Blog / Mellon Grant Funds Student and Faculty Involvement at Duke’s Art Museum

Posted by Wendy Hower

WIRED

 

THE ANDREW W. MELLON FOUNDATION FUNDS STUDENT AND FACULTY INVOLVEMENT AT THE NASHER MUSEUM OF ART AT DUKE UNIVERSITY

DURHAM, N.C. — A $500,000, three-year grant has been awarded to the Nasher Museum of Art at Duke University to enhance collaborations with faculty and students on teaching, exhibitions and research.

The grant by the Andrew W. Mellon Foundation builds on two previous Mellon Program grants that enabled the museum to create two new positions and triple the number of students visiting exhibitions and art storage areas. Since 2009, Mellon funds helped the museum engage faculty and graduate and undergraduate students with exhibitions and the permanent collection through class installations and publications, internships, summer reading collaborations and the university-wide promotion of visual literacy.

“We are all more than thrilled and grateful that the Mellon Foundation will continue to support our academic programs. It will have a profound impact on teaching and learning at the Nasher Museum,” said Sarah Schroth, the Mary D.B.T. and James H. Semans Director of the museum. “The generosity of the Mellon Foundation will allow us to expand our role as catalyst for Duke faculty — the brain trust of the university — and students across disciplines to study and present our collections. The broader public also greatly benefits from these close collaborations with Duke in many ways.”

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The new Mellon grant will strengthen the museum’s two-person academic program department by the addition of a third position for a part-time graduate teaching assistant. New mini-grants will allow faculty and students to research the museum’s collections for class projects. Each year, the museum hosts more than 2,700 faculty and students for in-depth visits to exhibitions and study storage areas.

Recent exhibitions organized by faculty and students who worked with the academic program department include “Masculinities: Mainstream to Margins” (2014), “Defining Lines: Cartography in the Age of Empire” (2013) and “Exposing the Gaze: Gender and Sexuality in Art” (2013).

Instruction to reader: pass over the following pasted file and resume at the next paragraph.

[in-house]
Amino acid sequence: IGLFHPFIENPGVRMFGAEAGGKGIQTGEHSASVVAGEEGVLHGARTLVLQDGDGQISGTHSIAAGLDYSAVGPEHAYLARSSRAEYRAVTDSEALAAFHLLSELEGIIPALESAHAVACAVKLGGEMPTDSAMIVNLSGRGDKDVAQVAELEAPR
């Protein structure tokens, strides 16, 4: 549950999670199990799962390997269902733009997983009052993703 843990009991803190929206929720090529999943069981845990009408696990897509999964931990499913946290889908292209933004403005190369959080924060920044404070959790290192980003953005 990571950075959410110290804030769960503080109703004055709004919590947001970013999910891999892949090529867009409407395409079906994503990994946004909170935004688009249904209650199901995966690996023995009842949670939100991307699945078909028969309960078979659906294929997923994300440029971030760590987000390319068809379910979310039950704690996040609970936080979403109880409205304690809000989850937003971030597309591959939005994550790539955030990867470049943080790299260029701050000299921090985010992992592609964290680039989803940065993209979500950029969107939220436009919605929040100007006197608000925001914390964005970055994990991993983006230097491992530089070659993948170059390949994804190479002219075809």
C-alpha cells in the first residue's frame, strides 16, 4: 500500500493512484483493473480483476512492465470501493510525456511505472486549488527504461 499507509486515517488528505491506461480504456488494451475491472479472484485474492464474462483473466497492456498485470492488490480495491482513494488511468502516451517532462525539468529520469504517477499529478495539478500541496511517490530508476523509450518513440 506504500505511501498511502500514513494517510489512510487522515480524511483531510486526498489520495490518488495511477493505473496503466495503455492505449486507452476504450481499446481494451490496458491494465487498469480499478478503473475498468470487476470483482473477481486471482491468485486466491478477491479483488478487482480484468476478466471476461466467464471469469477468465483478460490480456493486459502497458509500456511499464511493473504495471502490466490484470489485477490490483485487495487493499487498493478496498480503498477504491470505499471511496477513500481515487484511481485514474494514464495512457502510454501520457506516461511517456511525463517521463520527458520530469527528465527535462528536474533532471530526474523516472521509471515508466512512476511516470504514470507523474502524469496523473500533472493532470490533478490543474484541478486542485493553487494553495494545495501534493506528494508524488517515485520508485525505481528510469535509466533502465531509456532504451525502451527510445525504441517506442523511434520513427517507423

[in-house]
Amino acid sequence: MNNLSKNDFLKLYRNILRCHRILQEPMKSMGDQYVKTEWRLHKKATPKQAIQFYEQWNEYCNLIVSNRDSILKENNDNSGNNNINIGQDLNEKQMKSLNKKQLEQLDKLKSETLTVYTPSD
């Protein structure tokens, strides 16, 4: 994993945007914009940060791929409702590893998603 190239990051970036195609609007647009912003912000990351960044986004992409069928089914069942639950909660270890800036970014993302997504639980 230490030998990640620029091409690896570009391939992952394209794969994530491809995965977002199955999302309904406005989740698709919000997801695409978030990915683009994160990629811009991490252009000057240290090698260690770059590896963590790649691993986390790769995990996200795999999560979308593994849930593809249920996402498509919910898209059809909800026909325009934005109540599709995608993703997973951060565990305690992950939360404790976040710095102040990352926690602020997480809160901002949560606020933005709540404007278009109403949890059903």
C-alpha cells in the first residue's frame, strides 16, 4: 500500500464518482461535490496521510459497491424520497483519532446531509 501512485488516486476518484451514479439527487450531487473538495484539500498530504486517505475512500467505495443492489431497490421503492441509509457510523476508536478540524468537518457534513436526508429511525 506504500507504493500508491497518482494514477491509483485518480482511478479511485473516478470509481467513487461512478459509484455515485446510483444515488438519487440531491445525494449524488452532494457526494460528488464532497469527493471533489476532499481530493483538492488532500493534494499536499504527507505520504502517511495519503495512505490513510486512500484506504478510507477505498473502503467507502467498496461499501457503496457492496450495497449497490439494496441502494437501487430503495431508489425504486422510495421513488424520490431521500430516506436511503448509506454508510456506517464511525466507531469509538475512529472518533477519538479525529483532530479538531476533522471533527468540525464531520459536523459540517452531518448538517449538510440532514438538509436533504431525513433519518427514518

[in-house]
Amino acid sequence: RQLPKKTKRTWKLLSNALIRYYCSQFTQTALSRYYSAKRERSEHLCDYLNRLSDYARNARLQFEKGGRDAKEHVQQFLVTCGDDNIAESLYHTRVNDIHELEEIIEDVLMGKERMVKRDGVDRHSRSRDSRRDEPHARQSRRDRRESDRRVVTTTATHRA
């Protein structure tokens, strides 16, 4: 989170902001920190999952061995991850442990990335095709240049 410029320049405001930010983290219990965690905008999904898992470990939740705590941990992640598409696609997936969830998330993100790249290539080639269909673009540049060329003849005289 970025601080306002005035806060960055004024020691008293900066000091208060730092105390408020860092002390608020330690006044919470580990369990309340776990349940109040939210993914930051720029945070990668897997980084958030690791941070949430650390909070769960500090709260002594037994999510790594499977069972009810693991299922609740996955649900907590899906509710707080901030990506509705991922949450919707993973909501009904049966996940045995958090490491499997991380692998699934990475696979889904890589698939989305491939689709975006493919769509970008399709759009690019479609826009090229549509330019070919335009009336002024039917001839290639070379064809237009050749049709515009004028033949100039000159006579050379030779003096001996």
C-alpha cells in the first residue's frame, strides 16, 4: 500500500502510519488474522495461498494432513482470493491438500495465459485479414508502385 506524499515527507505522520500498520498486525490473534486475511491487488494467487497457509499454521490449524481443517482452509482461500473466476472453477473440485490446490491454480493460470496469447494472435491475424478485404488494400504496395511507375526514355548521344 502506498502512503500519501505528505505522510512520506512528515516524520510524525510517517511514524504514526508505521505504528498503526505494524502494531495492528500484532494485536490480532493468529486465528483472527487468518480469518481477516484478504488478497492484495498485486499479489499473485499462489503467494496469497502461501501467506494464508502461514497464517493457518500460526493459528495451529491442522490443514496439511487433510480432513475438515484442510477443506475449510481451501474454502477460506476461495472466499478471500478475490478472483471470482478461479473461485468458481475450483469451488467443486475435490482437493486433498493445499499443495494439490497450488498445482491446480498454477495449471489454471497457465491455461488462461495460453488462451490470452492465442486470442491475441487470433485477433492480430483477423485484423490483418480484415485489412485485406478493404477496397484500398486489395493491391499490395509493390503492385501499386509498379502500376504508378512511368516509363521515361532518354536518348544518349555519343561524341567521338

The Mellon Program grant period coincides with the completion of Duke University’s seven-year fundraising campaign, Duke Forward, which aims to raise $3.25 billion by June 30, 2017. Every dollar donated to Duke’s 10 schools and units, Duke Medicine, or university programs and initiatives counts toward the goal.

One of the campaign’s priorities is a campus-wide initiative in the arts, with a focus on increasing investment in arts-related programs and people across Duke. The Nasher Museum has a goal of $1 million to endow its department of academic programs.

 

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The Nasher Museum, at 2001 Campus Drive at Anderson Street on the Duke campus, is open 10 a.m. to 5 p.m. on Tuesday, Wednesday, Friday and Saturday; 10 a.m. to 9 p.m. on Thursday; and noon to 5 p.m. on Sunday. The museum is closed Mondays. Admission (except for ticketed exhibitions) is $5 for adults, $4 for seniors and members of the Duke Alumni Association with I.D. card, $3 for non-Duke students with identification and free for children 15 and younger. Admission (except for ticketed exhibitions) is free to all on Thursday nights. Admission is always free for Duke students; admission (except for ticketed exhibitions) is free for faculty and staff with a Duke ID. Admission is also free for Nasher Museum members, with some exceptions for ticketed exhibitions.

 

Additional information is available at nasher.duke.edu.

 

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Printmaking

For more information, contact Wendy Hower at wendy.hower@duke.edu or 919-475-3425.

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